the scientific study of pet nutrition by veterinary nutrition specialists and experts.

Pet Food Decisions: How Do You Pick Your Pet’s Food?

Pet Food Decisions: How Do You Pick Your Pet’s Food?
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When talking to pet owners, I’ve been struck by how passionate they are about their dog or cat’s diet and the choices they’ve made – whether it’s a homecooked or raw meat diet, treats or supplements, or the many other pet food trends and practices I’ve seen over the years.  It’s no surprise that we love our pets and spend lots of money on them (more than $75 billion estimated for 2019, with $31.68 billion spent on pet food).1  Persuasive marketing claims about nutrition, diets, and ingredients have made it challenging for even the best-intentioned pet owners to make good decisions.  In one study, dog owners reported that choosing the right food for their dog was the most difficult part of pet ownership.2  There are now pet foods with every buzzword: “ancient grains,” “grass-fed,” “holistic,” “superfoods,” “free-range,” “no byproducts,” and “no peas or lentils.”  The confusing and often conflicting information has caused pet owners to make decisions not on facts, but on marketing, with results that can be harmful to the pets themselves (in addition to stressing out the owners!)

I’ve been a Board Certified Veterinary Nutritionist® for more than 20 years and have always been fascinated by people’s decisions and beliefs about pet food and nutrition.  I’ve done multiple studies to better understand why pet owners make the decisions they do about their pets’ food.  We published our latest study earlier this year.3  My colleagues, including an applied economist who researches the economics and policy of food and nutrition, and I conducted a study to gather information from pet owners on the factors that affect their dog and cat food purchasing decisions.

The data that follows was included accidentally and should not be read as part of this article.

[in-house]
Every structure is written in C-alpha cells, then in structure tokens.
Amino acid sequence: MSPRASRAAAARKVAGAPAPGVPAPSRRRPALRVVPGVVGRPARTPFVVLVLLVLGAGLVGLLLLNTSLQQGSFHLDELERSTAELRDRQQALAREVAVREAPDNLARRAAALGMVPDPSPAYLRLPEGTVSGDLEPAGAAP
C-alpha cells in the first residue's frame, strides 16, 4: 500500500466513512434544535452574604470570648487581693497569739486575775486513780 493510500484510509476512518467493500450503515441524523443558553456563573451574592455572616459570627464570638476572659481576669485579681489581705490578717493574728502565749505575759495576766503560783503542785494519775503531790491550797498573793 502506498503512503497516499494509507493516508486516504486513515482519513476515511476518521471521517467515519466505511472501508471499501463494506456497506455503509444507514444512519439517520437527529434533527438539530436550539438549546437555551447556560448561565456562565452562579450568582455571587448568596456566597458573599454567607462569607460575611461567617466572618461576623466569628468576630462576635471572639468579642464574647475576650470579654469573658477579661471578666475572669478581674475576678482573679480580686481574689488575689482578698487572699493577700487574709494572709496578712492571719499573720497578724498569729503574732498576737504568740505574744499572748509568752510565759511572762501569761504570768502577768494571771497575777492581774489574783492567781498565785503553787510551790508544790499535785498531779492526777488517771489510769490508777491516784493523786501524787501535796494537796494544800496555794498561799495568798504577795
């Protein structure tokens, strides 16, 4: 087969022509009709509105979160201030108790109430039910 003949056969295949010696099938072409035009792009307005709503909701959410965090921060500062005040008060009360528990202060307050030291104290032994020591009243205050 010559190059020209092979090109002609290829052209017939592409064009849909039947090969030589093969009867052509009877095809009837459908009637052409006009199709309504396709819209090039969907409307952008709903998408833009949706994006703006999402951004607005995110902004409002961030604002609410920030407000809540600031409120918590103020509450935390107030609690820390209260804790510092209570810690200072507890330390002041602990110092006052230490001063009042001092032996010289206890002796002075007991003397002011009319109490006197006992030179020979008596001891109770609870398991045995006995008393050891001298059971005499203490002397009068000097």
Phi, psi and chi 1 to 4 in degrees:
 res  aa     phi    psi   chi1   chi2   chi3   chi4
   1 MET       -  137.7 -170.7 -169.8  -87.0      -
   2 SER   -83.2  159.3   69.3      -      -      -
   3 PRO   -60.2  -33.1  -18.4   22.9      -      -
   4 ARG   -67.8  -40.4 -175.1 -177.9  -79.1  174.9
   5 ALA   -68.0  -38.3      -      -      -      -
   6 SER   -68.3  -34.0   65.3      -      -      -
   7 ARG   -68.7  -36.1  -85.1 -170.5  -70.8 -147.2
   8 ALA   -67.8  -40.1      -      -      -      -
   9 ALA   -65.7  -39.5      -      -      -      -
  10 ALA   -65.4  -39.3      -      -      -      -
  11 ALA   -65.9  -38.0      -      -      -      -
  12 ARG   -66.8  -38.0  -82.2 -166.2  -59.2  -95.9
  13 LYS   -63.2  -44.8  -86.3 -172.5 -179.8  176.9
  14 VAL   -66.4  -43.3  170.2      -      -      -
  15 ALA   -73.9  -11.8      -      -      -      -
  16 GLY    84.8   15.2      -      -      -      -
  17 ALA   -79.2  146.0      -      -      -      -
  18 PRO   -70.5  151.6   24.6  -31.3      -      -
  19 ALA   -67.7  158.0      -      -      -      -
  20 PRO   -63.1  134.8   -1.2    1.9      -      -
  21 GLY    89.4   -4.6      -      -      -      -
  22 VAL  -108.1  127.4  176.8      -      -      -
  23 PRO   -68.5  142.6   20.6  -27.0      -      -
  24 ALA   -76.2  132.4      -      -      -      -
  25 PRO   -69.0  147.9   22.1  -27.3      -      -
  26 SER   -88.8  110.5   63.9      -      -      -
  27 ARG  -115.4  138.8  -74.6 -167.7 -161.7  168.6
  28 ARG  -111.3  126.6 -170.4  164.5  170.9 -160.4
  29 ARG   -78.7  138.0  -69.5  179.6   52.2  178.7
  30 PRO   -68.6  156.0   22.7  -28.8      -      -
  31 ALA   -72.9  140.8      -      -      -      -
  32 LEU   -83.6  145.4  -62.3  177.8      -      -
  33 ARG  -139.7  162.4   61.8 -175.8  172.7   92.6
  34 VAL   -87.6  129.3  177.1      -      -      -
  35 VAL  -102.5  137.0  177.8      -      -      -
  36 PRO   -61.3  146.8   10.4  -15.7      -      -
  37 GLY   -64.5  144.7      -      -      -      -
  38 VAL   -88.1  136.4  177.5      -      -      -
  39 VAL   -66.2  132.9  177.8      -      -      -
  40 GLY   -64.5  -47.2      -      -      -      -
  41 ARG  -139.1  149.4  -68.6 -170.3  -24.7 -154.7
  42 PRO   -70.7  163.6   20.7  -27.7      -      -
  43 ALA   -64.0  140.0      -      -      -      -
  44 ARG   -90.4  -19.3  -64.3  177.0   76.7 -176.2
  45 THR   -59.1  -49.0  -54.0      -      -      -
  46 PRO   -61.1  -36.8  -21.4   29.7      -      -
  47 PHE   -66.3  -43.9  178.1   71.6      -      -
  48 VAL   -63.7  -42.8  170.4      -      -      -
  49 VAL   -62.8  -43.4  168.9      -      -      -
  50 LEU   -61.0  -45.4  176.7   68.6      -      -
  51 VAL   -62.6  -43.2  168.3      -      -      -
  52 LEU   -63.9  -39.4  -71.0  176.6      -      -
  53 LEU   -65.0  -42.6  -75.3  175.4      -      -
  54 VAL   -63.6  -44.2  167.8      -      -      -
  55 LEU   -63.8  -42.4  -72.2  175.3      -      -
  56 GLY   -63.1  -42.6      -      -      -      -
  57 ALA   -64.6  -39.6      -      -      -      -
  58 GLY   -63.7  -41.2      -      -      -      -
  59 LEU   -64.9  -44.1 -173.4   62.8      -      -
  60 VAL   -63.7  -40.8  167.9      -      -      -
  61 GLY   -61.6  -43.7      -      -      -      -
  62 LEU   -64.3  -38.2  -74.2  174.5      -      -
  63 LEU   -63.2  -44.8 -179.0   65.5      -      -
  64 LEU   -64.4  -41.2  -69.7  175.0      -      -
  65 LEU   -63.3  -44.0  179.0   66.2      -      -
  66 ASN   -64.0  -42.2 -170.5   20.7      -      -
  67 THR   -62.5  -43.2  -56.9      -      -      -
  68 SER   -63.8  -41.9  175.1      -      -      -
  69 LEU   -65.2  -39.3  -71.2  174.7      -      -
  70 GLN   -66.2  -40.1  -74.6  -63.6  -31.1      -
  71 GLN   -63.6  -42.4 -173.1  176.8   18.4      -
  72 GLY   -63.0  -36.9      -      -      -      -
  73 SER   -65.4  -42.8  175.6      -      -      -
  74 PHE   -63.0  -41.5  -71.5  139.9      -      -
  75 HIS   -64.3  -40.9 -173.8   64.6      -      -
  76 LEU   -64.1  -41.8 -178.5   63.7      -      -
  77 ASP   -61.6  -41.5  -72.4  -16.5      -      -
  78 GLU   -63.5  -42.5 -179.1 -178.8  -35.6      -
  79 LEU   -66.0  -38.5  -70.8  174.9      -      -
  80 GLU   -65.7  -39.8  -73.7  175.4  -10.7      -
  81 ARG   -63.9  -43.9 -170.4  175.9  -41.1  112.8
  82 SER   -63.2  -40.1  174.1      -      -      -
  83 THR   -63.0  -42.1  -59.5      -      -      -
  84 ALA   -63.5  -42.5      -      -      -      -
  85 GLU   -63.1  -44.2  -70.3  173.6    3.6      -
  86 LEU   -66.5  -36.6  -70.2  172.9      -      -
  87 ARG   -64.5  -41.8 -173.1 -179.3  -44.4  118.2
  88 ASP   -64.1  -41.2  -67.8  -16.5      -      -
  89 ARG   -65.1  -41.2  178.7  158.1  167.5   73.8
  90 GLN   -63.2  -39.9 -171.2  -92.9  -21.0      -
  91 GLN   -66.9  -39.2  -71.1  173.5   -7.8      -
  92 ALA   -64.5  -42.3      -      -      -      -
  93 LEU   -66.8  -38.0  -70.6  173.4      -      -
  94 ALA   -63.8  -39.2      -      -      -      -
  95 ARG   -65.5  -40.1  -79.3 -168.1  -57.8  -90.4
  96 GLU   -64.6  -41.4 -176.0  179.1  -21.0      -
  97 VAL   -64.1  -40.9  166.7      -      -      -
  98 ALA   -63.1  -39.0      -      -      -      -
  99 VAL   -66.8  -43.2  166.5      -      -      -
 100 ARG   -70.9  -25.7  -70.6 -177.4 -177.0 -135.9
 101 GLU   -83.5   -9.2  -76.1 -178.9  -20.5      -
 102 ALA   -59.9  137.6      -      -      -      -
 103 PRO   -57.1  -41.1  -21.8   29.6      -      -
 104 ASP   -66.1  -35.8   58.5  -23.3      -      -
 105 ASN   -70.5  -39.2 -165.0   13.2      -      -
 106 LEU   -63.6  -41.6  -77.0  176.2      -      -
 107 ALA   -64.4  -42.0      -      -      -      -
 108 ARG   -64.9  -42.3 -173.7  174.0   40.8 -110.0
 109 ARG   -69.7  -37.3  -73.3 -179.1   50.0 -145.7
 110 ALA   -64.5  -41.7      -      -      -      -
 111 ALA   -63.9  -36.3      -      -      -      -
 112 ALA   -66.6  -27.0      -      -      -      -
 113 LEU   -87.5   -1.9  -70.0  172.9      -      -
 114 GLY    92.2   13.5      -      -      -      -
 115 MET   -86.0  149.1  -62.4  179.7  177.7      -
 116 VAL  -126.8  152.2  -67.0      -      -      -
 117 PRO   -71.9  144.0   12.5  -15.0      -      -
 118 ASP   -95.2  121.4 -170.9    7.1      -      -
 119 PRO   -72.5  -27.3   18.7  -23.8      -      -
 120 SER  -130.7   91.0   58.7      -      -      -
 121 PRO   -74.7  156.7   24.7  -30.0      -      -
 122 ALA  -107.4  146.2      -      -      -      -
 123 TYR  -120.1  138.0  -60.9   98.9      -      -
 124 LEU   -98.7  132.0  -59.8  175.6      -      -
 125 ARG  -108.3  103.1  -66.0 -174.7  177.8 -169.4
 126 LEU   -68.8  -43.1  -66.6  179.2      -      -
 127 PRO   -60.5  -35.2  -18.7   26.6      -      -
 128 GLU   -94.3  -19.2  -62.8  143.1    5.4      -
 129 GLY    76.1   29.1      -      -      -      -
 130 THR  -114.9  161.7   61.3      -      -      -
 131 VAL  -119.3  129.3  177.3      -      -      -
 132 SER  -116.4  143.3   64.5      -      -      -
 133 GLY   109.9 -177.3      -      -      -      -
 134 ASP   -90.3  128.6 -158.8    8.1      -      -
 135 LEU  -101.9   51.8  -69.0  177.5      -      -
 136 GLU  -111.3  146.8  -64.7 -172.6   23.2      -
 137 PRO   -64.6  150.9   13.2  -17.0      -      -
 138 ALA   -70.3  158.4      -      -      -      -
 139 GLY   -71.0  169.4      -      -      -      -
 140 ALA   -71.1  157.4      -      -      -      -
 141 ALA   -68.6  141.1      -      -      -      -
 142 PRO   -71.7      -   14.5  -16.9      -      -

We had more than 2100 responses (which should have told me something about how enthusiastic pet owners are).  For me, the most interesting finding from the whole study was that many – more than 40% – of the people we surveyed indicated that buying healthy food for their pets was even more important than buying healthy food for themselves!   And almost every respondent put buying their pets’ healthy food on at least equal footing as seeking it for themselves.  This emphasized to me how devoted people are to their pets and how this gives us a tremendous opportunity to put this passion to effective use by providing evidence-based information to help pet owners buy the best and healthiest food for their pets.  We want pet owners to be able to select what is truly the best food for their pet – not just the food with the best marketing and the most buzzwords.

Common Mistakes in Selecting Pet Food

Do you do base your decision on any of the following?

  1. The ingredient list. Many pet owners select diets based on ingredients in the ingredient list that sound good to them, rather than on the diets that are most nutritious and made with the best nutritional expertise and quality control. Remember that pets need nutrients, not ingredients.  You can learn more about information in the ingredient list that is helpful and what can cause more confusion from our past Petfoodology posts.
  2. The most persuasive labels. Most of the information on the pet food label is marketing, rather than factual information.  Just because diets contain ancient grains or superfoods doesn’t make them the best options for your pet.